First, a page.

In the current paper acceptance system, there is simply no room for fast feedback. Everybody is very busy working on their own studies, I am sure, but that does not mean in-between feedback cycles are simply impossible to do. As a concerned researcher, you can try to counter this weakness by asking feedback from your research group. Good idea, but with very little reaction: they’re all ‘too busy’ doing what they are doing. Why is this not a problem in software development? Because the review system is built into the very culture.

2. The PhD System

By now you might have guessed where I am going with this. A PhD usually takes four years, and of course there is plenty of room for feedback before the final PhD defense. However, in practice, these moments happen infrequent and again, still too late.

Demo (or do not die)

Professors, as supervisors, hopefully, arrange frequent meetings with their PhD students to track the progress and to allow for a feedback moment. However, this is still not considered a standard practice and greatly varies depending on your supervisor. I know people who see and talk to their supervisor at most four times a year. Luckily, for me, we try (and sometimes fail) to keep on a steady cadence of once-a-month meetings for both supervisors.

The problem is, again, that this is way too late. In one month, in a software development world, you should have passed a whole iteration, getting daily feedback from the ‘development cycle’ (provided all goes according to plan). So, you could compare these gatherings with the demo’s that are usually organized after each iteration. Indeed a valuable way to get some feedback.

But that feedback moment is short, and a lot of things should be done by then, sometimes putting research back to square one, while earlier feedback would have prevented that. I would love to see a solution similar to the one applied in the industry: pair PhDs, like pair programming. It would certainly also fix the loneliness problem.

Overburdening

Trying to pin down monthly meetings is a pain though: supervisors are usually extremely busy. Professors are burdened with education assignments, they need to search and hopefully find enough funding for research, and in-between they also need to translate knowledge into socially relevant and digestible material. Since there is usually a (big) shortage on academic staff, student groups are too big to adequately handle, assignments take longer to grade, meetings on financial reports and other necessary evil things need to be planned in, and so forth.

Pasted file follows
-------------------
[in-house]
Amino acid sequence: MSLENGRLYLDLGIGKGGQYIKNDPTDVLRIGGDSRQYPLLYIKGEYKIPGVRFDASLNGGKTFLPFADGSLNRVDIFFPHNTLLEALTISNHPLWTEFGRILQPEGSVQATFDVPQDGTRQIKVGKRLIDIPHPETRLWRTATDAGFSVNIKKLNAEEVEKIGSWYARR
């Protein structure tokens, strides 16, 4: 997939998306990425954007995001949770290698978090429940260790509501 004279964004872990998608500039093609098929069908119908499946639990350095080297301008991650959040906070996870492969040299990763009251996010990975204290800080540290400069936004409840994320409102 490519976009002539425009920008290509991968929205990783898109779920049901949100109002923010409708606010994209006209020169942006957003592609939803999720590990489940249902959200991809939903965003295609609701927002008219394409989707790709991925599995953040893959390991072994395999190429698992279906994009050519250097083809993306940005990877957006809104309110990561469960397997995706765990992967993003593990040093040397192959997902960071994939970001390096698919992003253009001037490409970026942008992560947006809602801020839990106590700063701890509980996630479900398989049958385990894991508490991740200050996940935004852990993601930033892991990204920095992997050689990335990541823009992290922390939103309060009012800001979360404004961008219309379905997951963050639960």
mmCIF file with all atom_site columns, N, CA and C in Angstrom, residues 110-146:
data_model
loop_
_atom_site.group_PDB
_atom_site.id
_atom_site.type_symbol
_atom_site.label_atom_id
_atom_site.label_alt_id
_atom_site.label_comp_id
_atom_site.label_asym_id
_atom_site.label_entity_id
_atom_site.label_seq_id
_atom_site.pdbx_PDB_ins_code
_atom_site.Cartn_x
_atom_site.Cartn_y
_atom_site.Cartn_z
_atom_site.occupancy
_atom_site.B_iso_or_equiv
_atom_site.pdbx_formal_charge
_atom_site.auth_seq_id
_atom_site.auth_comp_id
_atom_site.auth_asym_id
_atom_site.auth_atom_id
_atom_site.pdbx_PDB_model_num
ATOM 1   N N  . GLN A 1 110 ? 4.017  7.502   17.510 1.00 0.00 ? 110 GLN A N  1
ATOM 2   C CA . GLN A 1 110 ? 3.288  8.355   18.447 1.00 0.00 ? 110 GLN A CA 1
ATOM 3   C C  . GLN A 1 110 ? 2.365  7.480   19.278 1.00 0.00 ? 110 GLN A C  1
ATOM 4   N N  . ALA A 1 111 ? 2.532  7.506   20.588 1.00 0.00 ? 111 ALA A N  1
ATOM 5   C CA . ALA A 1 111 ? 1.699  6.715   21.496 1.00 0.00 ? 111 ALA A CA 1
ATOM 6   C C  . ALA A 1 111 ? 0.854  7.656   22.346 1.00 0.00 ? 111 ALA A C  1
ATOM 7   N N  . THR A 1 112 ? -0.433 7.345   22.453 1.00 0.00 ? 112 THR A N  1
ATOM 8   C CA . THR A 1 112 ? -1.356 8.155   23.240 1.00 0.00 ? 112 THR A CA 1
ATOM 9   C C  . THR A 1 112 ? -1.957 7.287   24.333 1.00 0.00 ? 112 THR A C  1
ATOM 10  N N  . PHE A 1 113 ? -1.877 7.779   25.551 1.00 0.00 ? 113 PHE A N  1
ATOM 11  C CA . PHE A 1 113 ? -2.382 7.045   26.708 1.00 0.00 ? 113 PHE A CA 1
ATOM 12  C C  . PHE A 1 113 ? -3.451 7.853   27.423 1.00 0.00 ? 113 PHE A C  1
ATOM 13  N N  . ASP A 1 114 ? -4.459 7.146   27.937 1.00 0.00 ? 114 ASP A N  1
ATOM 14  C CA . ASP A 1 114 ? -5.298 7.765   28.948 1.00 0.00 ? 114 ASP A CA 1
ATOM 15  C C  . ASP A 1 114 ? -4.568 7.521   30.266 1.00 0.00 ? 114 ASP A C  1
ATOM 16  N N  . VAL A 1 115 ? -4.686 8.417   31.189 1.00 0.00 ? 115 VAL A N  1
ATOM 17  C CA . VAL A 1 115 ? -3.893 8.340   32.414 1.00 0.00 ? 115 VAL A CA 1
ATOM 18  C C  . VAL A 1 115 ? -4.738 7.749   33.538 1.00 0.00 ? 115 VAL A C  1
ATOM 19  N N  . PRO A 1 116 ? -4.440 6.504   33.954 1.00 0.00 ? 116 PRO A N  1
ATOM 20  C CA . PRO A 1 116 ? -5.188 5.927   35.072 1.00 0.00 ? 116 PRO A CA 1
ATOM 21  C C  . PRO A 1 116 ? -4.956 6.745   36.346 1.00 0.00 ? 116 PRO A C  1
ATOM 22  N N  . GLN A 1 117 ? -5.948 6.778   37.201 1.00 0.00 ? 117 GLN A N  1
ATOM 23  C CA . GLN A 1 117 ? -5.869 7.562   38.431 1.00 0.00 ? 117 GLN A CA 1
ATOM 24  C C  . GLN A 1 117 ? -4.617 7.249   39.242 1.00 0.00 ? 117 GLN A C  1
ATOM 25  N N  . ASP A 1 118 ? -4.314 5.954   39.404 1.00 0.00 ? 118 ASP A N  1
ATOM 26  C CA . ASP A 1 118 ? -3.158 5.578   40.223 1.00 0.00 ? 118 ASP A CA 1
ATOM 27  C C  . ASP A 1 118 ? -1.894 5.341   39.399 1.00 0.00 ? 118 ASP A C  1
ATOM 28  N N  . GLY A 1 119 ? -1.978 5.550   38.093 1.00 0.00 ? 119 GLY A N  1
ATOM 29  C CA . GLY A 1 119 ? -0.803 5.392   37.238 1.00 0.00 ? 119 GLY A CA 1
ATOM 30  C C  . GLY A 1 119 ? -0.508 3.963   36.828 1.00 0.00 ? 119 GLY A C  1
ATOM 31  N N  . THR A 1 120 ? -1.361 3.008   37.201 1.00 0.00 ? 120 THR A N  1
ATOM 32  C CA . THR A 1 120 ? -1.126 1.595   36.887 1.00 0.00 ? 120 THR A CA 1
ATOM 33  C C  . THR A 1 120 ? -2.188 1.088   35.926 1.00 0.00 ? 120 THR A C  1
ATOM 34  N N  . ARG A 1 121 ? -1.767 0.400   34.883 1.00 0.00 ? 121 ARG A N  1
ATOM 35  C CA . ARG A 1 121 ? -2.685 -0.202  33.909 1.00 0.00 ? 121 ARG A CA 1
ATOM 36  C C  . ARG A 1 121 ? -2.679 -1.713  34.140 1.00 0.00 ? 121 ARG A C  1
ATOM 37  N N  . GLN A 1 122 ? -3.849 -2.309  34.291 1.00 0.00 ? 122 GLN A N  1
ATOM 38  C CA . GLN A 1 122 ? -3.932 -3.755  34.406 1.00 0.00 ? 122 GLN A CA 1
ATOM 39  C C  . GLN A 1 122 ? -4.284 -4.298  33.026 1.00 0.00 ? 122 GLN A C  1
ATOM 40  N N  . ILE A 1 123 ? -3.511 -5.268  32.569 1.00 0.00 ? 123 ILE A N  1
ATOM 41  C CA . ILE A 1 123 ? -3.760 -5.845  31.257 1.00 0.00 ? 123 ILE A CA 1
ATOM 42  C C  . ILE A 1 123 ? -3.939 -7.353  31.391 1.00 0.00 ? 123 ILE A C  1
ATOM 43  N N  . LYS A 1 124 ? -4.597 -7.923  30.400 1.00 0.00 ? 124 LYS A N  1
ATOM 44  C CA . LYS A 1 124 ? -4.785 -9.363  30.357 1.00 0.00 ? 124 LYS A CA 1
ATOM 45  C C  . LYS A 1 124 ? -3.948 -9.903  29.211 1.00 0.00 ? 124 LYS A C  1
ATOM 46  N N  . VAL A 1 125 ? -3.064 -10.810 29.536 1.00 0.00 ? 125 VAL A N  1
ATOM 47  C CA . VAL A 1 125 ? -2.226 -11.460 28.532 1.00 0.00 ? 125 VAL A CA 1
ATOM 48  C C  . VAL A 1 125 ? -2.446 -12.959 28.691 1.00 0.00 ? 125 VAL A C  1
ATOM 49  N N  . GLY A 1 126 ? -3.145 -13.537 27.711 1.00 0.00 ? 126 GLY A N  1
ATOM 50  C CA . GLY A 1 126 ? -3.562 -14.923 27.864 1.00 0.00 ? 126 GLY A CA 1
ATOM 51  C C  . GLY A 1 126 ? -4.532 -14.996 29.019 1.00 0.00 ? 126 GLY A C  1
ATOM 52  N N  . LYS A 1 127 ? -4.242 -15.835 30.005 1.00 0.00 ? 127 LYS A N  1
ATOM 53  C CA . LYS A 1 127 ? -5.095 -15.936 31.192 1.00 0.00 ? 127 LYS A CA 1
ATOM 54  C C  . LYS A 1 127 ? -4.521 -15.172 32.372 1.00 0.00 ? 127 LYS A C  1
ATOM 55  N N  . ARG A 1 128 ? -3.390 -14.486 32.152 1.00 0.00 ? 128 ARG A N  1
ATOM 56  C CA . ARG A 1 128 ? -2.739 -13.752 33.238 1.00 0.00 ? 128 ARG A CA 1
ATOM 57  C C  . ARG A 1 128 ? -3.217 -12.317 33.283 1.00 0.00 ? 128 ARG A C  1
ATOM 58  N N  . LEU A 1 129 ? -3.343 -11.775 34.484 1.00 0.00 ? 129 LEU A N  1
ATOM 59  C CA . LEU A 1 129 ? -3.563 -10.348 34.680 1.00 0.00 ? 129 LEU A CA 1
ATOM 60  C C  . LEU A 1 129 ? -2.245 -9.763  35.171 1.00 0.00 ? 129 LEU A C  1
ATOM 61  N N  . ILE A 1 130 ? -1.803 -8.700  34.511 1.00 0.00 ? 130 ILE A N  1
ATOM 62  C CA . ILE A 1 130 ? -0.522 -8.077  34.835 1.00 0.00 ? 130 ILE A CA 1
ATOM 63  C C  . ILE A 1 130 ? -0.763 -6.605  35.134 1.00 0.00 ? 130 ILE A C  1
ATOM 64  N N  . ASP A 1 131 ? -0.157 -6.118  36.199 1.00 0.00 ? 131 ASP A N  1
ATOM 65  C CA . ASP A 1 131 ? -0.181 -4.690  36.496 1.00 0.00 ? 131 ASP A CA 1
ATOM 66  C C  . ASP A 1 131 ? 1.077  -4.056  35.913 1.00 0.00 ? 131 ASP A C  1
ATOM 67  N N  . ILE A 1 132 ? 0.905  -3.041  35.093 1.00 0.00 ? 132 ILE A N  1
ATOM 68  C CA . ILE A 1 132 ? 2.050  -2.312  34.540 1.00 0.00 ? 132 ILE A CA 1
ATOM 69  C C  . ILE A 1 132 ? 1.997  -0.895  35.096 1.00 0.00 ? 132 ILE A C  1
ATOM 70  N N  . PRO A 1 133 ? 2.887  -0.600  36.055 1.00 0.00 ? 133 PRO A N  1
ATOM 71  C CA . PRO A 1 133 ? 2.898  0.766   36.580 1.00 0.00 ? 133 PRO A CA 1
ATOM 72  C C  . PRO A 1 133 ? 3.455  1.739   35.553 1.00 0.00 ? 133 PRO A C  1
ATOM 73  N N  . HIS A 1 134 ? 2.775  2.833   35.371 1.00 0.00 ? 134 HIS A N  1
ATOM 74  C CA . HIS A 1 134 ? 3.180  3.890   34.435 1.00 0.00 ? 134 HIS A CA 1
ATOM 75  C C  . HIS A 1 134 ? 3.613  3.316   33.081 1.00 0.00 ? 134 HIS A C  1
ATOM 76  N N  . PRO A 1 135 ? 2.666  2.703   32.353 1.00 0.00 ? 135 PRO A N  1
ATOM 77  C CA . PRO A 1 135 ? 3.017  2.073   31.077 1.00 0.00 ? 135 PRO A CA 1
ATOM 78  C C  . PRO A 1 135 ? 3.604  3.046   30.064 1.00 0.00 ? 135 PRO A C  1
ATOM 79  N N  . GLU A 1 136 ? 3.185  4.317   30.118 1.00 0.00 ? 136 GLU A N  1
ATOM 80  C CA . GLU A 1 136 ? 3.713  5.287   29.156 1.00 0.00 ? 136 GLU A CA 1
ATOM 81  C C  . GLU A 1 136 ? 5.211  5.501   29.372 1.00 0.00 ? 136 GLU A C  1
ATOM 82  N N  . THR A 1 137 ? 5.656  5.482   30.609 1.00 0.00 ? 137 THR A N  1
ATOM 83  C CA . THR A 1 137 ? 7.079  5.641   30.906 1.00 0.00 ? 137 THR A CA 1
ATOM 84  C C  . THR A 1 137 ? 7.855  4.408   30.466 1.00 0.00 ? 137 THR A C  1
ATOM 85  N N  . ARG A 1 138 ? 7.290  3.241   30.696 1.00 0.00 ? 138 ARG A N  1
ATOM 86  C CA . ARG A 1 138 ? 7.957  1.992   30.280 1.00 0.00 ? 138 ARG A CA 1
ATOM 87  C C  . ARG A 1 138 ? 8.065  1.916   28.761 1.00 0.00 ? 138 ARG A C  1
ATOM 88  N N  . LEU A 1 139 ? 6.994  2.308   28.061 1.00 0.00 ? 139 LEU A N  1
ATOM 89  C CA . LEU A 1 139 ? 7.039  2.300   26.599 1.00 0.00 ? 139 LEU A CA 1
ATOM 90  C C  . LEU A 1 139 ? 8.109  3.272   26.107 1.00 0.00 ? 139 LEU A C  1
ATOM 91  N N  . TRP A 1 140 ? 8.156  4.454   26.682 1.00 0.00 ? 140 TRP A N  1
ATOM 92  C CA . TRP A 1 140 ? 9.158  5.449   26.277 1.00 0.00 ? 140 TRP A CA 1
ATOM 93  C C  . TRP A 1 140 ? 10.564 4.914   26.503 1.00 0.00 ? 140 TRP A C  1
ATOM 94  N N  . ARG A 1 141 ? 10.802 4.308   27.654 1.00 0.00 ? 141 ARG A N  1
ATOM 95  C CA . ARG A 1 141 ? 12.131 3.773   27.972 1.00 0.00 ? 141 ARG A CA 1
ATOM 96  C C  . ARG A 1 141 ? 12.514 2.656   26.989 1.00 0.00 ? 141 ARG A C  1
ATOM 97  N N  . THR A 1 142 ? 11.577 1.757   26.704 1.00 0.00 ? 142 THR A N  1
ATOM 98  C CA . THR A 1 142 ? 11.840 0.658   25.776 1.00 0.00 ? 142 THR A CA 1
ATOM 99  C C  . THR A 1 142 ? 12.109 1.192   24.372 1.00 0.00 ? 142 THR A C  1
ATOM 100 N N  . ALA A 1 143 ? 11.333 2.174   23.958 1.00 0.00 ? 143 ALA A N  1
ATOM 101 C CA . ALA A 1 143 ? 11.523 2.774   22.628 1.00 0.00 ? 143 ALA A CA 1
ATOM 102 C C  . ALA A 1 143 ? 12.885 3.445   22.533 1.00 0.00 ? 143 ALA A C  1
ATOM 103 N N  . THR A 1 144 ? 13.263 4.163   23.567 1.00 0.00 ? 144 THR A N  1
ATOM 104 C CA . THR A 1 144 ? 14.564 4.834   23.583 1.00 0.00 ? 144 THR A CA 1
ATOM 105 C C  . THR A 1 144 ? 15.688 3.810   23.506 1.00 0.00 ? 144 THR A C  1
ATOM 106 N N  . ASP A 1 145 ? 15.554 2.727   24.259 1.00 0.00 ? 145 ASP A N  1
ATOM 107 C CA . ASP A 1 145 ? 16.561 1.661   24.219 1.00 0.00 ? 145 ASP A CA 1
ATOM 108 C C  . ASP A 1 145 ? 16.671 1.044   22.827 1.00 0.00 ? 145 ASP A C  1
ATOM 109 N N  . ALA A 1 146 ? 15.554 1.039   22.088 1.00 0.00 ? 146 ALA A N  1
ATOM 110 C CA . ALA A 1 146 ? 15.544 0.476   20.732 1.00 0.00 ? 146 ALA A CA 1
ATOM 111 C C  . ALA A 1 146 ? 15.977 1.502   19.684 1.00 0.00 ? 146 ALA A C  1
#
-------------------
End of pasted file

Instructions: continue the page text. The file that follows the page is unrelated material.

I tried at times to simply hijack my co-supervisors’ time when I saw him, and that works, up to a certain extend: he is usually nowhere to be found, either teaching, or in meetings, or when focus sessions are really needed, grading/preparing at home.

3. The Email World

Well, can’t you simply ask for feedback via email, in between your monthly meetings? you ask. Yes of course we can, but it’s usefulness is very much limited due to problem number three: the Email World.

The academic world is run by email. It eats mails for breakfast, breathes inbox all day long, and probably cooks up crumbled email for dessert.

And it is horrible. I hate every aspect of it. But there is simply no other way to reach out to someone. As a software developer, reaching out to others is as simple as moving your butt a few meters to your left or right. If you need someone from another team, fine, maybe you even need to go up or down a floor. Yes I have worked with nearshoring teams, but then Skype works, and these teams never did great anyway. Even if you are an employee in a big consultancy firm, you usually only need tings from your ‘daily colleagues’.

Working Remote

At my University, we are remotely located on another Campus, and my supervisor works 91km further away. Even if you regularly see your supervisor(s), chances are still very high that you need things from others working at remote locations, possibly even other Universities and other countries. One of the things I really like about the academic world is working together with different people from different universities. Guess what our preferred way of communicating is? Right.

Some PhD students dare to introduce things like Slack, but without the proper critical mass (and support), these things will never be put into the spotlight, to be ultimately shoved aside in favor for… You guessed right again!